Considerable progress has been made in recent years toward the resolution of the problem, which I cannot go into here. It is enough to say that neither Bohr nor Einstein had focused on the real problem with quantum mechanics. The Copenhagen rules clearly work, so they have to be accepted. But this leaves the task of explaining them by applying the deterministic equation for the evolution of the wavefunction, the Schrödinger equation, to observers and their apparatus. [cite journal
authorlink=Steven Weinberg
first=Steven| last=Weinberg
title=Einstein's Mistakes
journal=Physics Today
month= November
year= 2005
pages=31
doi=10.1063/1.2155755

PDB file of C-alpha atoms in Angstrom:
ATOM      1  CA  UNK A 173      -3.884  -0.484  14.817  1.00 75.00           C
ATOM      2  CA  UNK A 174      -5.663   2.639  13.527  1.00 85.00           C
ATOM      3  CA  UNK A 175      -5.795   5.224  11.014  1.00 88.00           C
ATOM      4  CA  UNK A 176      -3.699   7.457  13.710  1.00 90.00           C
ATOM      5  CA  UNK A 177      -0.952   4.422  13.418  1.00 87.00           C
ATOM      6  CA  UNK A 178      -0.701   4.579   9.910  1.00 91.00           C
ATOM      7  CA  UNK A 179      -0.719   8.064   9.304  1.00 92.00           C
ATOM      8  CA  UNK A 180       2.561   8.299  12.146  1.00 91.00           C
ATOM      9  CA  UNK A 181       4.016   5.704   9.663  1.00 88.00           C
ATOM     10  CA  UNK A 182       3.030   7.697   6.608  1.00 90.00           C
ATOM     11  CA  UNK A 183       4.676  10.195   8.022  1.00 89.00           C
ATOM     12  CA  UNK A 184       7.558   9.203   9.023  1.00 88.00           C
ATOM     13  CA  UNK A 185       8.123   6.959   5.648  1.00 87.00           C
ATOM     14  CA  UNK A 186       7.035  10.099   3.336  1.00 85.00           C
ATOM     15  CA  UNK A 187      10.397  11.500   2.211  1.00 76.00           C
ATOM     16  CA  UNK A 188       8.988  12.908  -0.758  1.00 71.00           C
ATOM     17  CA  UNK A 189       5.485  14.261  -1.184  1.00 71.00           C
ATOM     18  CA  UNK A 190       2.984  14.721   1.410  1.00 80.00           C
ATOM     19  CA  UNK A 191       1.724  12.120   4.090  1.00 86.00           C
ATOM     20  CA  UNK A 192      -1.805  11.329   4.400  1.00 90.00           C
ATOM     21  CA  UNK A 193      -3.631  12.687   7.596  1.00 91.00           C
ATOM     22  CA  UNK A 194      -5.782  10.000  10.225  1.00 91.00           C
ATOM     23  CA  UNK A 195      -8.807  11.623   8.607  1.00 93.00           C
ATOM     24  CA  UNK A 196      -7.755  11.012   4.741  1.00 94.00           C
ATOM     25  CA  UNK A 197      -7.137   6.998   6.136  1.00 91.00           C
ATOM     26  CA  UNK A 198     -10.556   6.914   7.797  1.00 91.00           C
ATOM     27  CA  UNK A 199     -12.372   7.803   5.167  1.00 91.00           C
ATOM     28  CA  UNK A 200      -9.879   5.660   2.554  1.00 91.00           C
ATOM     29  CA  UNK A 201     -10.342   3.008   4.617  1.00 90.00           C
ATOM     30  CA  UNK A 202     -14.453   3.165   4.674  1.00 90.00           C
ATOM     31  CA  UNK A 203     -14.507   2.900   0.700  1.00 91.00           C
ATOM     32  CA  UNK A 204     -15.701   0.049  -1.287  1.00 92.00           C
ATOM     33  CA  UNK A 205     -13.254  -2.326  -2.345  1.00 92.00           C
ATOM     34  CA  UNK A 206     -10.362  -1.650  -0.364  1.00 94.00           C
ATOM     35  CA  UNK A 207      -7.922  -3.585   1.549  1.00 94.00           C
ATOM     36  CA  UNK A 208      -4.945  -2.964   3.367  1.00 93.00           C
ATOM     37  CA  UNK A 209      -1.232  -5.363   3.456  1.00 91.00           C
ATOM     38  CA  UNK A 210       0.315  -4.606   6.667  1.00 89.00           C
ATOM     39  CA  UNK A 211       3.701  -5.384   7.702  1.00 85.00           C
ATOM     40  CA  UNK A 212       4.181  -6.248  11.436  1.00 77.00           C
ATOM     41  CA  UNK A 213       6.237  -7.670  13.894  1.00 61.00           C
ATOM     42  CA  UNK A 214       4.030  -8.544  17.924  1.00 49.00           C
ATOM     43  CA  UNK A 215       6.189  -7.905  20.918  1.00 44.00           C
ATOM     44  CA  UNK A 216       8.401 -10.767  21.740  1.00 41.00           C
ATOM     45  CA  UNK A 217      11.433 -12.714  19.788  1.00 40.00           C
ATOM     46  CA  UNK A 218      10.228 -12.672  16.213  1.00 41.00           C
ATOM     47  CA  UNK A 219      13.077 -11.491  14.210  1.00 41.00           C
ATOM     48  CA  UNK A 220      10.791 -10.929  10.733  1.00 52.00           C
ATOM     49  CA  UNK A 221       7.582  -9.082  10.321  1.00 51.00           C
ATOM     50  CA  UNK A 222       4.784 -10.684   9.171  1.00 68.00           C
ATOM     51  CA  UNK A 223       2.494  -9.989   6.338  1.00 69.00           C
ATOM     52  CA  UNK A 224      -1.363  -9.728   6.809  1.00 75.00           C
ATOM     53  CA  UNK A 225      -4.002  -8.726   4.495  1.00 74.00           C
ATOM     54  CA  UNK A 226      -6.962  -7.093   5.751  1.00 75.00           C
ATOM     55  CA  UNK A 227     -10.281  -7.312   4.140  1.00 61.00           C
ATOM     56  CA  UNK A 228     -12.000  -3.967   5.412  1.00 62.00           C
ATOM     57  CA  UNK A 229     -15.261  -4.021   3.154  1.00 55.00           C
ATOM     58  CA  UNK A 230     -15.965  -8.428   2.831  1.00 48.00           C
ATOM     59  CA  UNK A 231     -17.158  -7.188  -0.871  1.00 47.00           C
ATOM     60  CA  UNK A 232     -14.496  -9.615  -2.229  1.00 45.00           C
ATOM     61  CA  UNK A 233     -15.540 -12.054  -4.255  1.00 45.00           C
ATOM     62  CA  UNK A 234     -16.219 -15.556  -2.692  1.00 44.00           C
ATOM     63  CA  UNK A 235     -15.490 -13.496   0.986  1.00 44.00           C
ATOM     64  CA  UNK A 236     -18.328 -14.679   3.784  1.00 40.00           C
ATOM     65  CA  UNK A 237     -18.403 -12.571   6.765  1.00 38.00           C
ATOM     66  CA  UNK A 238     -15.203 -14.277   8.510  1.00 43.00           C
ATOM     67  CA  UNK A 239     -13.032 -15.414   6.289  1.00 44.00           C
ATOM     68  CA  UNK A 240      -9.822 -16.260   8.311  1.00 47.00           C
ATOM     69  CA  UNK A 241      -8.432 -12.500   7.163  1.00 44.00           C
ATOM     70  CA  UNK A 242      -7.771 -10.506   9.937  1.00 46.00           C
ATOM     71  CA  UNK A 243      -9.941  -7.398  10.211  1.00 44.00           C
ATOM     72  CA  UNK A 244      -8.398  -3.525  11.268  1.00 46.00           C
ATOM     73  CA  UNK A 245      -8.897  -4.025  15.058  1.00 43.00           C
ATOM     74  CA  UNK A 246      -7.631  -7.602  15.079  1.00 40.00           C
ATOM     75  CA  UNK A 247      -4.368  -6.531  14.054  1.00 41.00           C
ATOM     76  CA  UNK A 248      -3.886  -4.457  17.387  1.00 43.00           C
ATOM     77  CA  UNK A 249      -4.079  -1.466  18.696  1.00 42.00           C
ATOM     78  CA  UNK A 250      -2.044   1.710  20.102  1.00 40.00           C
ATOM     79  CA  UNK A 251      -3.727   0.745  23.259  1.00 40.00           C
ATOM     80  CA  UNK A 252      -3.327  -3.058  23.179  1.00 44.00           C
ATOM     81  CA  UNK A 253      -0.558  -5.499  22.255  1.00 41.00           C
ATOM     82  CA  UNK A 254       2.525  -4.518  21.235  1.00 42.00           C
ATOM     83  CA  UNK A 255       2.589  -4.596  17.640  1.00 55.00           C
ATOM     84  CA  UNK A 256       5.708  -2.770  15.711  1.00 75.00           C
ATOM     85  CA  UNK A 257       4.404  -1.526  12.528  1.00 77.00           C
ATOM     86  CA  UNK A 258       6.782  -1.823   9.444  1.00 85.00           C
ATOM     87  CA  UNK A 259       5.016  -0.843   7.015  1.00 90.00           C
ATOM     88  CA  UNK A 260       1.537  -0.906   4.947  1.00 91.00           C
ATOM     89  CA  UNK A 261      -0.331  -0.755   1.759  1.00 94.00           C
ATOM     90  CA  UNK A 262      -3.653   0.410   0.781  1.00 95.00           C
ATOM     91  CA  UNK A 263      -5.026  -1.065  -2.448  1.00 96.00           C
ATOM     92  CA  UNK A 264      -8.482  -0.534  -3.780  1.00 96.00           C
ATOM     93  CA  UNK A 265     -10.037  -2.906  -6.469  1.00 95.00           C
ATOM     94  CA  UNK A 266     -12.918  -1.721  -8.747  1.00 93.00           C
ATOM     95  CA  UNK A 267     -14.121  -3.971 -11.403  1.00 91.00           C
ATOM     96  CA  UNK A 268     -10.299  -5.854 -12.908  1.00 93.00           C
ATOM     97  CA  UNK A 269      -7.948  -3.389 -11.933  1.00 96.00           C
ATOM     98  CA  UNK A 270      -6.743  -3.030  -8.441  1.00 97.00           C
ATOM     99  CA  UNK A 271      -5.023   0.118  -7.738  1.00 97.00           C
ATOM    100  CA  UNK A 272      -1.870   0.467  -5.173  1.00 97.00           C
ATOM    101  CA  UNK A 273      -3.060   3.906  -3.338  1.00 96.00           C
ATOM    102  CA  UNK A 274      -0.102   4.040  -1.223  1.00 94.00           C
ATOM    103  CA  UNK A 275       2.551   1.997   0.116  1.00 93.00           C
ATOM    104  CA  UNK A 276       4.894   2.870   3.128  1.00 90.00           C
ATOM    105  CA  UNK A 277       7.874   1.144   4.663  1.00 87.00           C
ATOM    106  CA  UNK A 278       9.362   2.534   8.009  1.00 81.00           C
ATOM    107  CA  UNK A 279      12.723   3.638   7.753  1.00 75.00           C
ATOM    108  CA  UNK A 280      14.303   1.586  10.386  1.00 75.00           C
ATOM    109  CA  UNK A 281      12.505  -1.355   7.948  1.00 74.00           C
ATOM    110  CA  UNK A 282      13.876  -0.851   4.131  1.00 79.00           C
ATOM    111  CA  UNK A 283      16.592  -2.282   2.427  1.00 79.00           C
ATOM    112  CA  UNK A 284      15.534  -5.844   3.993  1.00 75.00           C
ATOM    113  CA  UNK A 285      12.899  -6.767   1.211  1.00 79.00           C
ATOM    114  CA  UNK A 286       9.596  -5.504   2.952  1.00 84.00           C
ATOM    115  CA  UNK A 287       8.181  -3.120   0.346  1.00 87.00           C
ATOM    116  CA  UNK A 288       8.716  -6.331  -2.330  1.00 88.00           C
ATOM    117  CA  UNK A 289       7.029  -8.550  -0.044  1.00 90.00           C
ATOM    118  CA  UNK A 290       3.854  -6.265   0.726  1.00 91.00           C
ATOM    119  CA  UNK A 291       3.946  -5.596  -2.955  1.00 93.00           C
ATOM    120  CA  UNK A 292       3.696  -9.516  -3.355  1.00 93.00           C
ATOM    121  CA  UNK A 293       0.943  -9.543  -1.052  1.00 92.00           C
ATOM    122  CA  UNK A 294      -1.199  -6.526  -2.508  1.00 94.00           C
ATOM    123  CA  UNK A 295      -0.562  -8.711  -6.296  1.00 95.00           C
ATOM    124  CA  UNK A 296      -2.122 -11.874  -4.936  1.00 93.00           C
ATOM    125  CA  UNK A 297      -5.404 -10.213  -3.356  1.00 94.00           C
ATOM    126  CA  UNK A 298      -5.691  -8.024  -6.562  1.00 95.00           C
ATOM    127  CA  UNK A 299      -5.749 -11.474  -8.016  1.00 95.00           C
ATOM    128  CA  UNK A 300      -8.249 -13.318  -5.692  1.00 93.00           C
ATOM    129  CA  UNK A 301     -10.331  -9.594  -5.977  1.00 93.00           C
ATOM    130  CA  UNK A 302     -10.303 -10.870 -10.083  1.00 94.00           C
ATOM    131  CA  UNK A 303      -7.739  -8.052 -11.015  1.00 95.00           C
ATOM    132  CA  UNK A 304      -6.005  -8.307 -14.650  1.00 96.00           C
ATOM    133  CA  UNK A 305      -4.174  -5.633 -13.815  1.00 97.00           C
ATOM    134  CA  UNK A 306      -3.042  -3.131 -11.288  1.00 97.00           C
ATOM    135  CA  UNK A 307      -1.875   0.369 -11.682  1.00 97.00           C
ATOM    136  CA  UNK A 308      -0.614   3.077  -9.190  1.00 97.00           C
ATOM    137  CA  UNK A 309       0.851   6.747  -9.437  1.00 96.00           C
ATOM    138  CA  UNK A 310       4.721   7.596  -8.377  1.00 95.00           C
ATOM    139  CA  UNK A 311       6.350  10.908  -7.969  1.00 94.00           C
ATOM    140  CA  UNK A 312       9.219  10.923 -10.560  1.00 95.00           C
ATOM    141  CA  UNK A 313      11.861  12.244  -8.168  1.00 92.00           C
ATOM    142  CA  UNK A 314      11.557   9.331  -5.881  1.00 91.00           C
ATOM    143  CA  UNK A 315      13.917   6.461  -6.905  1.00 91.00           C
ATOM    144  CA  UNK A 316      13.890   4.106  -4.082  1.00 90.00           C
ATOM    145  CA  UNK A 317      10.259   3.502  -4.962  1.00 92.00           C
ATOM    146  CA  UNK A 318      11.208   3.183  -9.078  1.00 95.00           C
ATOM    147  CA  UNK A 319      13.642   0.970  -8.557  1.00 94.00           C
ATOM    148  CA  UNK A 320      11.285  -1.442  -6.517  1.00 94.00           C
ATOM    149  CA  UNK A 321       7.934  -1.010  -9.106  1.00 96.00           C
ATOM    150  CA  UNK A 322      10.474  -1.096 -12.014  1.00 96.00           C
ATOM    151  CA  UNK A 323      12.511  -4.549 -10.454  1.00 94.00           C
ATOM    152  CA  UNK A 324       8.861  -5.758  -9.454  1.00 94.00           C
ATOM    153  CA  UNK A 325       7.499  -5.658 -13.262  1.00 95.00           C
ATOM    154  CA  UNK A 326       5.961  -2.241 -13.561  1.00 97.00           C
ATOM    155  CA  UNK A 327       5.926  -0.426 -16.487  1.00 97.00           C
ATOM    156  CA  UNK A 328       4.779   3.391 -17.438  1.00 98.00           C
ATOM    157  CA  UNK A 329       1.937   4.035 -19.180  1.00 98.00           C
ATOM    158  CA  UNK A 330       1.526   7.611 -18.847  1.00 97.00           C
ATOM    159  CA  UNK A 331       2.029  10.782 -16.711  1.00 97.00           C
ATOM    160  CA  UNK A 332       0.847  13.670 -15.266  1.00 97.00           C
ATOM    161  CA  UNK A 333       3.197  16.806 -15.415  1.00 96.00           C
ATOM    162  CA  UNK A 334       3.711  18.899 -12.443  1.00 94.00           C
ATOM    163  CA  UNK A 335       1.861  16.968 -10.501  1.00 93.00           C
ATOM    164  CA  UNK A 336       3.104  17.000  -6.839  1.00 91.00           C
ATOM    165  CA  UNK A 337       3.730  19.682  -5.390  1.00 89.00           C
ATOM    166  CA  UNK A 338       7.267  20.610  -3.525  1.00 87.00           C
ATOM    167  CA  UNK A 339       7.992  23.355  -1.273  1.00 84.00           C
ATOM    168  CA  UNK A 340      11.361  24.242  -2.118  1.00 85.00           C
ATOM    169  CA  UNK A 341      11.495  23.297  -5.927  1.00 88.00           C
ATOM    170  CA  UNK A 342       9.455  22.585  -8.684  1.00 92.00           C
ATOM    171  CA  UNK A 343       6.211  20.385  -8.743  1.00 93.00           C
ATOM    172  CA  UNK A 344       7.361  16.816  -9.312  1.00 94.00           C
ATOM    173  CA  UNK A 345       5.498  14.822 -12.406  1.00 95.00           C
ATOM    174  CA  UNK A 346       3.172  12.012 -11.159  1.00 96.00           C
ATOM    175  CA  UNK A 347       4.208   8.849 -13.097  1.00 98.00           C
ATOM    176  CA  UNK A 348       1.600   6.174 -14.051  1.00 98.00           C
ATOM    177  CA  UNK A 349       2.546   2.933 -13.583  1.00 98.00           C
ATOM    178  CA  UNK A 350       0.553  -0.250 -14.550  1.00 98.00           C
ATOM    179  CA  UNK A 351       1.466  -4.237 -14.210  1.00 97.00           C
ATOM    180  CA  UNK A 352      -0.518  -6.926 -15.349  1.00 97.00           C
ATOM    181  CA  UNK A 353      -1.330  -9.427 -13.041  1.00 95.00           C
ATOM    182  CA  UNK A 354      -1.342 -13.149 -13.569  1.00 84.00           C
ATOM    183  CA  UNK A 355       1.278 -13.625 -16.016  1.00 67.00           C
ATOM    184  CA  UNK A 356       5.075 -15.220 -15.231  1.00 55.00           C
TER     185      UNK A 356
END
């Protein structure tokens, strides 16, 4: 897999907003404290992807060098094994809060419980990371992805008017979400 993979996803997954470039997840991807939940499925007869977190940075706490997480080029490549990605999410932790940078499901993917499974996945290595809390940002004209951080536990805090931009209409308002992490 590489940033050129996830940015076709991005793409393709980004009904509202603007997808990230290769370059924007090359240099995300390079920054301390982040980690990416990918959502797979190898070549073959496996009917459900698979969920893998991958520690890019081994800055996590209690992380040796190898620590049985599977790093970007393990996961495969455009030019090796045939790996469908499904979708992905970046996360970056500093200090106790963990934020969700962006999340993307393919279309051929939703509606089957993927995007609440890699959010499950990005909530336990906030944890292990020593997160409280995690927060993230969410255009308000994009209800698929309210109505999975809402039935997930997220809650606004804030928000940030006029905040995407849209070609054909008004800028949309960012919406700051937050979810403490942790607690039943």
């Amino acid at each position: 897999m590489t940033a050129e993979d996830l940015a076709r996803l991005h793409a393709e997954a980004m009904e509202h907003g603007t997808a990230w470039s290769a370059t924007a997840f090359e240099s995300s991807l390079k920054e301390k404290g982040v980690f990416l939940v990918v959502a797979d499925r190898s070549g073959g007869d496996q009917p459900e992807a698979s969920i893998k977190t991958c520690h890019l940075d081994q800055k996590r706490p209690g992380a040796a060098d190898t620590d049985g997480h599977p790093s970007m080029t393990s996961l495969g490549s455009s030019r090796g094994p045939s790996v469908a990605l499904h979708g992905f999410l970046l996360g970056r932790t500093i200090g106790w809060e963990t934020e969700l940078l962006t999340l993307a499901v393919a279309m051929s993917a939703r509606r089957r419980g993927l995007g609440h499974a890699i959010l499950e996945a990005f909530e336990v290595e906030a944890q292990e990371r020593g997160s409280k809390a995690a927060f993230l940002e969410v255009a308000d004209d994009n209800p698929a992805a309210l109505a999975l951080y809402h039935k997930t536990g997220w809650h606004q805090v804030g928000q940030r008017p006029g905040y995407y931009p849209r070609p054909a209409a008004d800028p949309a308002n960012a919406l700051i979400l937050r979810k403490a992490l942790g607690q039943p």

volume=58
]

Everett's many-worlds interpretation & consistent histories

In the many-worlds interpretation of quantum mechanics, which does not single out observation as a special process, both alive and dead states of the cat persist, but are decoherent from each other. In other words, when the box is opened, that part of the universe containing the observer and cat is split into two separate universes, one containing an observer looking at a box with a dead cat, one containing an observer looking at a box with a live cat.

Since the dead and alive states are decoherent, there is no effective communication or interaction between them. When an observer opens the box, they become entangled with the cat, so observer-states corresponding to the cat being alive and dead are formed, and each can have no interaction with the other. The same mechanism of quantum decoherence is also important for the interpretation in terms of Consistent Histories. Only the "dead cat" or "alive cat" can be a part of a consistent history in this interpretation.